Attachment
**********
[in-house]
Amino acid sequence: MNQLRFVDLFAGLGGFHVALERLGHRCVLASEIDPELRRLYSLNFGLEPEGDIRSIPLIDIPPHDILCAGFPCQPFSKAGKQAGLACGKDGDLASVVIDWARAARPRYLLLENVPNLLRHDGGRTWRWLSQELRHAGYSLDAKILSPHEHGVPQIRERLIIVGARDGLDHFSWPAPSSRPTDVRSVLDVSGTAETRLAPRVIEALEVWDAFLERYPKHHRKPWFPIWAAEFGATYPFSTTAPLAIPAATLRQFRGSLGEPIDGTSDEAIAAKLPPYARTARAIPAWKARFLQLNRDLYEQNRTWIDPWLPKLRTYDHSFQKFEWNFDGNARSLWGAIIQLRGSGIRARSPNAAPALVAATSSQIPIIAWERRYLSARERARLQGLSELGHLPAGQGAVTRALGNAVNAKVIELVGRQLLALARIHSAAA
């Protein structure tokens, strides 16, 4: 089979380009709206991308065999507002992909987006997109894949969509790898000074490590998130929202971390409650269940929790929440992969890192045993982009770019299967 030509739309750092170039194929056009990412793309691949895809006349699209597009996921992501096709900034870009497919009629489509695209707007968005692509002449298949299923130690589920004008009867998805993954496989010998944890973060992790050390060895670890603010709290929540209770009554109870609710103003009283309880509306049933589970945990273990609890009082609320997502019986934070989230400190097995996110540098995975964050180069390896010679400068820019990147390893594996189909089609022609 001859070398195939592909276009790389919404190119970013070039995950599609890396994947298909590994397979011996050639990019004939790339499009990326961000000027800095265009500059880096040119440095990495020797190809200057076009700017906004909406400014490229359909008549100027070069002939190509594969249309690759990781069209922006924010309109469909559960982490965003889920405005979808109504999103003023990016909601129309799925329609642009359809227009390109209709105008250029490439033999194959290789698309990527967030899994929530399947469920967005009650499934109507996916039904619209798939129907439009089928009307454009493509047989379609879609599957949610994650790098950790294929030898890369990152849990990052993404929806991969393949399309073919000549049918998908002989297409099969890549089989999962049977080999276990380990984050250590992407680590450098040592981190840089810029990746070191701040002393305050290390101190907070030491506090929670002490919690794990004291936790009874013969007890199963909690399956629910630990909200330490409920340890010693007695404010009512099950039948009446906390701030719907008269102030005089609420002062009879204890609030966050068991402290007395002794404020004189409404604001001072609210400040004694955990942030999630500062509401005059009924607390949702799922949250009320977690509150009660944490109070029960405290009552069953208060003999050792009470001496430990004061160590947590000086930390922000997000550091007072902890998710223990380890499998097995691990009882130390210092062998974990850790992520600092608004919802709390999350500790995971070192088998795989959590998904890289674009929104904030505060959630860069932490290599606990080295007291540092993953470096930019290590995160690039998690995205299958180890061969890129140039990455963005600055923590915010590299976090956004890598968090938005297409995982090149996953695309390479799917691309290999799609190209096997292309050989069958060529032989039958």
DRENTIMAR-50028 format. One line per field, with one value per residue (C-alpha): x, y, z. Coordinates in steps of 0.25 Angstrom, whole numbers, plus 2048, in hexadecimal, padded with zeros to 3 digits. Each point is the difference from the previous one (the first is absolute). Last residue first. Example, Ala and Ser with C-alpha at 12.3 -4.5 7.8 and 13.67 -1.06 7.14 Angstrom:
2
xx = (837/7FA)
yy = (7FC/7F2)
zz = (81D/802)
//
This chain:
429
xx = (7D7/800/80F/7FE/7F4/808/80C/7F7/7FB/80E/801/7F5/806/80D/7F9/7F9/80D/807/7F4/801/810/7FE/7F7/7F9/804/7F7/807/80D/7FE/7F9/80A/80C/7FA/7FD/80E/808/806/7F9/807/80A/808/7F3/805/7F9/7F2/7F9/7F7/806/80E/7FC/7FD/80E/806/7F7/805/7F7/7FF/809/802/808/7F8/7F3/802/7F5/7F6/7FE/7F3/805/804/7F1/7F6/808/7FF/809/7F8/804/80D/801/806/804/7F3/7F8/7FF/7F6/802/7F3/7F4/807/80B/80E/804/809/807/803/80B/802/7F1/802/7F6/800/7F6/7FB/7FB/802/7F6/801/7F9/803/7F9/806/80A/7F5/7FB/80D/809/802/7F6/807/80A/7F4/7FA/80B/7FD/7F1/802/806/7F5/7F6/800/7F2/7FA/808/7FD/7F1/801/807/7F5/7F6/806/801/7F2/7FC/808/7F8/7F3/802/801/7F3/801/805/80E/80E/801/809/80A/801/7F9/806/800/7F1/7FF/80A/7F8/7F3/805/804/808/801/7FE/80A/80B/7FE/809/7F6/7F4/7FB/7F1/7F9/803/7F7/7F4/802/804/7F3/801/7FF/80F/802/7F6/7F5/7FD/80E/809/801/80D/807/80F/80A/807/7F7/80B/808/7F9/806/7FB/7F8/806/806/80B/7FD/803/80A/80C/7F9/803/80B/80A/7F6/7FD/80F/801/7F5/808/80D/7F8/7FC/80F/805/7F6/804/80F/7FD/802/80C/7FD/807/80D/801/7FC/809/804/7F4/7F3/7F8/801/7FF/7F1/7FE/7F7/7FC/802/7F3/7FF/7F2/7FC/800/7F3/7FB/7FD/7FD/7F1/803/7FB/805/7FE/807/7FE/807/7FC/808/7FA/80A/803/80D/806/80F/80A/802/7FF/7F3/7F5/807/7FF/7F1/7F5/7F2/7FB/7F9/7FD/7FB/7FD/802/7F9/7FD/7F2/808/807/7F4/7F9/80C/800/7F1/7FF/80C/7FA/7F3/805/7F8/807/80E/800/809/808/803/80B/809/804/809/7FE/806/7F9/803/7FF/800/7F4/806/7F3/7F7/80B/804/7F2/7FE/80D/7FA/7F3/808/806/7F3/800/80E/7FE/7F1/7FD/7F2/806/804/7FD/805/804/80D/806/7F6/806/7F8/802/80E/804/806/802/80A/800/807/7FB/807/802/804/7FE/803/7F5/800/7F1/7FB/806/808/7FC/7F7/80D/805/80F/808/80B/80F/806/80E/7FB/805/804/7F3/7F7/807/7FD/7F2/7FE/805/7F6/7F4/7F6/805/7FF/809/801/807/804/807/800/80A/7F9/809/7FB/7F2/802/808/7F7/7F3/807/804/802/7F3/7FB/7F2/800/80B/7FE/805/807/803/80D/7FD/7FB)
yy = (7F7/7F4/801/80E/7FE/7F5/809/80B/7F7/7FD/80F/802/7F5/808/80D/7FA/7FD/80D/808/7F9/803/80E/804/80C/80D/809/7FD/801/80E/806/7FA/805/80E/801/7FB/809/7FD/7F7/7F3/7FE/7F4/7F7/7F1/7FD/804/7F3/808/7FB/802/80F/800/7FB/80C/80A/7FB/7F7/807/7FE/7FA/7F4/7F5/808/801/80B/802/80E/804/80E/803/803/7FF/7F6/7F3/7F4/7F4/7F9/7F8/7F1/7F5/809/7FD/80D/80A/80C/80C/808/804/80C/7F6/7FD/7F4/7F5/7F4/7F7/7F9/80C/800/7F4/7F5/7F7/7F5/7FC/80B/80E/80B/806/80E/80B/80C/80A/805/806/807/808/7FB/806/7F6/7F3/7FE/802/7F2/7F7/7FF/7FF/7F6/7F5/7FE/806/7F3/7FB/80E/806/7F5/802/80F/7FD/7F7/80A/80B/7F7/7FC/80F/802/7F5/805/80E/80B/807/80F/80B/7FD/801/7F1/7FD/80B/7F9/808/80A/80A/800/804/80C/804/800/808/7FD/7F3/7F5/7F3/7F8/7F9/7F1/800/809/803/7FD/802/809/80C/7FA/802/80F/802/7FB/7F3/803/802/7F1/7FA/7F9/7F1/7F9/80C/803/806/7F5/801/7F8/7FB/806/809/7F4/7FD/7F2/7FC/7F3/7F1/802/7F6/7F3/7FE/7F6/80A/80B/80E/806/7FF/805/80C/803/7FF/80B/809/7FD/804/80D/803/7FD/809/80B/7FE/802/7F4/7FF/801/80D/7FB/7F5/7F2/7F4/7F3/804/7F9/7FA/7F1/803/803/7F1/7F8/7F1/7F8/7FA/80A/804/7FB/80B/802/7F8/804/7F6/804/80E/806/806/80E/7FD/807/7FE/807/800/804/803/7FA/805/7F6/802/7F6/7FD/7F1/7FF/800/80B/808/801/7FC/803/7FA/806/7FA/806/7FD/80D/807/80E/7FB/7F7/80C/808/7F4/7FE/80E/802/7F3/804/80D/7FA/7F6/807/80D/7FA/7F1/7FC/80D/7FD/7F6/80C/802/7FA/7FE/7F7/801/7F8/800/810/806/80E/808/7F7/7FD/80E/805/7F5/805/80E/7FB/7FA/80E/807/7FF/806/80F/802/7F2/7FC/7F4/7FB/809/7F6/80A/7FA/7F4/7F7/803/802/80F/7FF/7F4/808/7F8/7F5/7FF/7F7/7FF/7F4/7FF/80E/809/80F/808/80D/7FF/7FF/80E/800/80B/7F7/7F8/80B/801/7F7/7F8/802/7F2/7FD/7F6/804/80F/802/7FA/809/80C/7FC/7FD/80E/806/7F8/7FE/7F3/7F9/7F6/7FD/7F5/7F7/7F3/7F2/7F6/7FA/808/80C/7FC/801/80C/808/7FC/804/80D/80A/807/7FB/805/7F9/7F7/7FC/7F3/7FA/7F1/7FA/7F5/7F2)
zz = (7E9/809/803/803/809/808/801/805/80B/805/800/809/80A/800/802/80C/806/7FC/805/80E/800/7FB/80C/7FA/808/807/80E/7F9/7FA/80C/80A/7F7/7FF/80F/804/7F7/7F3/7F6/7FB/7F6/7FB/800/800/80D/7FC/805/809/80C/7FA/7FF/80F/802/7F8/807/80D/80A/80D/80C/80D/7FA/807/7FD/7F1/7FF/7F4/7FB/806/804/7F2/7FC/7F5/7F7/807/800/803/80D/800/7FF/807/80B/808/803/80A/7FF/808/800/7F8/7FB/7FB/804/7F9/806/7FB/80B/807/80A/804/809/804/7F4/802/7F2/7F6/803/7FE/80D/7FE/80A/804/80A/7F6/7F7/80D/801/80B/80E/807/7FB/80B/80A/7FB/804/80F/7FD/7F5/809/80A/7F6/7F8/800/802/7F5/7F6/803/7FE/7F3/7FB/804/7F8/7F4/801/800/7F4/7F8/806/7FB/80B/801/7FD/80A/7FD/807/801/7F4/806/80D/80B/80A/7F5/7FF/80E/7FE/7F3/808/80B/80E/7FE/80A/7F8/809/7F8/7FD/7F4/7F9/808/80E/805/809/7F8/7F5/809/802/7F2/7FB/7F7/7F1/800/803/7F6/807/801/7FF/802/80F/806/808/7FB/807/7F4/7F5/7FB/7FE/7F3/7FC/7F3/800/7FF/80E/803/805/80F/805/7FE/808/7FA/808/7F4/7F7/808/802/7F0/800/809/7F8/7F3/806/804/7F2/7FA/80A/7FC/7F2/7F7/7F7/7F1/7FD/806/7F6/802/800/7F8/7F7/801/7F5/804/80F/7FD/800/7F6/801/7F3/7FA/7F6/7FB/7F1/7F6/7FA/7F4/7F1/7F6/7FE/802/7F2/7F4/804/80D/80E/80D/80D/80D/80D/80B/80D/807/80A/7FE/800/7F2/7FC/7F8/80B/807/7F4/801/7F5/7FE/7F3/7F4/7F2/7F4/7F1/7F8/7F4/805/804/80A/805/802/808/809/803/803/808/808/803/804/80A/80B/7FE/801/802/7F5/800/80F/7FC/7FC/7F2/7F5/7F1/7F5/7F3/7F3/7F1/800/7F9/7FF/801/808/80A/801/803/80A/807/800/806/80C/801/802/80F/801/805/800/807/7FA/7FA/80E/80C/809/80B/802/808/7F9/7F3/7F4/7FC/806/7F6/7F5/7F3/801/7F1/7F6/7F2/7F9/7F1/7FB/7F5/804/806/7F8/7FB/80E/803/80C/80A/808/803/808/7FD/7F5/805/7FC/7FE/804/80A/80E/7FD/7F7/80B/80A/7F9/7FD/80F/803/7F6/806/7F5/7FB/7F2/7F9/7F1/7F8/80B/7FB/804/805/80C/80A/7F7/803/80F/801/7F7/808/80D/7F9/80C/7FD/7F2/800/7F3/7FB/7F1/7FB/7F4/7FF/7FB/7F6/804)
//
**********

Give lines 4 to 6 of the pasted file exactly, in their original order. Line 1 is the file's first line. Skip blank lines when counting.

DRENTIMAR-50028 format. One line per field, with one value per residue (C-alpha): x, y, z. Coordinates in steps of 0.25 Angstrom, whole numbers, plus 2048, in hexadecimal, padded with zeros to 3 digits. Each point is the difference from the previous one (the first is absolute). Last residue first. Example, Ala and Ser with C-alpha at 12.3 -4.5 7.8 and 13.67 -1.06 7.14 Angstrom:
2
xx = (837/7FA)